What is Liver Tumor (Hepatocellular Adenoma)?
Hepatocellular adenomas are benign, while hepatocellular carcinomas are the malignant form. Studies show that the malignant form of the neoplasia (abnormal tissue growth) is the most common one, which is why all masses on the liver should be checked for cancerous properties. Even without a cancerous base, tumors of the liver can cause critical problems in that they can rupture and cause hemorrhaging. Tumors of the liver are most often found in older dogs, and usually appear as nodules of fibrous tissue. At present, there is no known breed or sex predisposition.
Hepatocellular Adenomas are benign tumors that arise from epithelial cells of the liver. This is a benign rare tumor that does not spread and offers a good prognosis with surgical removal.
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Symptoms of Liver Tumor (Hepatocellular Adenoma) in Dogs
Your dog may be asymptomatic even though he has a liver tumor, and it may be discovered during a routine examination upon palpation of the abdomen. In many cases, however, your pet could be quite ill before the presence of a hepatocellular adenoma is known.
- Frequent bowel movements
- Increased thirst (polydipsia)
- Increased urination (polyuria)
- Low appetite
- Abdominal swelling
- Weight loss
Hepatocellular adenoma is classified as a primary hepatobiliary neoplasia. Forms of the tumor are called solitary, nodular and diffuse. These tumors arise from glandular epithelial tissue and are usually clearly demarcated and well differentiated from the tissue of the liver.
Causes of Liver Tumor (Hepatocellular Adenoma) in Dogs
Though scientists have not yet determined the reason that cancerous or noncancerous tumors form in humans and canines alike, there are some factors that could be attributed to the growth.
- Though not proven, liver flukes (parasitic organism) have been reported as a cause of tumor growth
- Environmental factors such as chemical exposure
- Hormonal changes
- Increased liver enzyme activity
- Genetics may play a role
It is interesting to note that less than 1% of all tumors seen in canines are tumors of liver cells. However, when they do occur, they often cause damage to other systems in the body, specifically because they are not found until they have advanced to the stage whereby they are serious.
Diagnosis of Liver Tumor (Hepatocellular Adenoma) in Dogs
The veterinary team will have questions for you that may help lead them to a diagnosis. It will be beneficial for the team to know what type of food you feed your pet, and how long he has been displaying the symptoms that brought him to the clinic. Behavioral changes are an important indicator of health, as are changes in bowel and urine habits. Be certain to give as much detail as possible in your discussions with the veterinarian.
The veterinarian will have the technician assist as blood work is taken to look for markers that may suggest illness. A complete blood count and serum chemical profile will be done to check for abnormalities in liver enzyme levels. Additional important diagnostic tools are the radiograph, which can highlight areas that may appear different than they should, and the ultrasound, which can clearly show the presence of a mass.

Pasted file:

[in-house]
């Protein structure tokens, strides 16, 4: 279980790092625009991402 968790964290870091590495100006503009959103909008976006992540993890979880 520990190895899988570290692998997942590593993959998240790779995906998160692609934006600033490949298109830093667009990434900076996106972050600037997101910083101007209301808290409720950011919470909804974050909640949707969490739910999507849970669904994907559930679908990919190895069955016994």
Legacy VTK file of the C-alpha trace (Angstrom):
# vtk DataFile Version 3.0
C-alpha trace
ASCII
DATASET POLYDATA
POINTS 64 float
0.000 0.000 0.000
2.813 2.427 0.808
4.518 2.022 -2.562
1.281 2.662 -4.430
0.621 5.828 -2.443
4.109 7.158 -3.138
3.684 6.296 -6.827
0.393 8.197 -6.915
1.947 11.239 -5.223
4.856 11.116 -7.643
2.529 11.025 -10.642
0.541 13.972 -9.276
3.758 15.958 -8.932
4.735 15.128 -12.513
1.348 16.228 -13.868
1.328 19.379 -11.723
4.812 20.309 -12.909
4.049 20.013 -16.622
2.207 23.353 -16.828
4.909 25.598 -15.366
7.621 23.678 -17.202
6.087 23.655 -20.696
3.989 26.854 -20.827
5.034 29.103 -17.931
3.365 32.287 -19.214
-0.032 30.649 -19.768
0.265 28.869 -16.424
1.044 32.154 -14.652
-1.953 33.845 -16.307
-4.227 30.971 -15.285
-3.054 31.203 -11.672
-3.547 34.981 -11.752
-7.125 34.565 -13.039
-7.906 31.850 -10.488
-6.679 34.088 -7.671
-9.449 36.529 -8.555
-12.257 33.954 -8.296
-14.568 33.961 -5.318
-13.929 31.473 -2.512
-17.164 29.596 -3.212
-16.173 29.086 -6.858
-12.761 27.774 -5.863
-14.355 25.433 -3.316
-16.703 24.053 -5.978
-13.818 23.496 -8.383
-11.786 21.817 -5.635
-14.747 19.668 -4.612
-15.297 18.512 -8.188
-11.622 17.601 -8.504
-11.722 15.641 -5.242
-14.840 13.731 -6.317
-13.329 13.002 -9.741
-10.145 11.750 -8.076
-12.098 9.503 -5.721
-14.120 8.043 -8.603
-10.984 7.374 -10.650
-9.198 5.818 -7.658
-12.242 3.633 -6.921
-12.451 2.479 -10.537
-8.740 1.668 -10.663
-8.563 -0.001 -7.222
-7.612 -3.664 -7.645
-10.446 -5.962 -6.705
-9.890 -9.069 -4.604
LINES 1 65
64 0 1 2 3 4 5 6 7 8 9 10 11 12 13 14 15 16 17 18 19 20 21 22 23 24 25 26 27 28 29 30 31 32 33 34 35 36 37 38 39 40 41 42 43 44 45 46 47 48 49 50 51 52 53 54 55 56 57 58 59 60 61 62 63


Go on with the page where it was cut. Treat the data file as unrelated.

Based on information provided by the abdominal ultrasound and further using the ultrasound as a guide, the veterinarian can take a fine needle aspirate of fluid from the mass to analyze the cells. A biopsy could be suggested as well and has been found to be an accurate way to positively determine if a hepatocellular adenoma is present.
Treatment of Liver Tumor (Hepatocellular Adenoma) in Dogs
The treatment protocol for a benign liver tumor of this type is surgery to remove the mass. Complete excision of the hepatocellular adenoma is the ideal scenario for full recovery. Fortunately, with the imaging tool of the ultrasound, determining the exact location and size of the growth is possible. This type of tumor is easily differentiated from normal liver tissue.
When a tumor is removed from the liver, a surgical resection is necessary. Even with the removal of a large mass, the prognosis is good. Interestingly, up to 75% of the liver can be resected with the function of the liver remaining normal or near to normal.
During surgery, your beloved pet’s vital signs will be closely monitored at all times. Rest assured he will be kept comfortable, with the veterinary team keeping a close eye on oxygen levels, heart rate, and pulse.
Recovery of Liver Tumor (Hepatocellular Adenoma) in Dogs
Once your dog is ready to leave the hospital, the veterinarian will release him into your care with strict guidelines for recovery at home. You will need to administer pain medication if still required. Anti-inflammatories and antibiotics are necessary to avoid swelling and infection. Carefully monitor the incision; if you have any concerns about the recovery rate of your pet, contact the clinic immediately. Your veterinarian will need to see your furry family member in order to view the incision and the progress of healing a week after the surgery and then again, a week or two later.
The recovery should be fairly straightforward. Recurrence is possible if the tumor was not completely eliminated, but this type of growth removal is most often successful.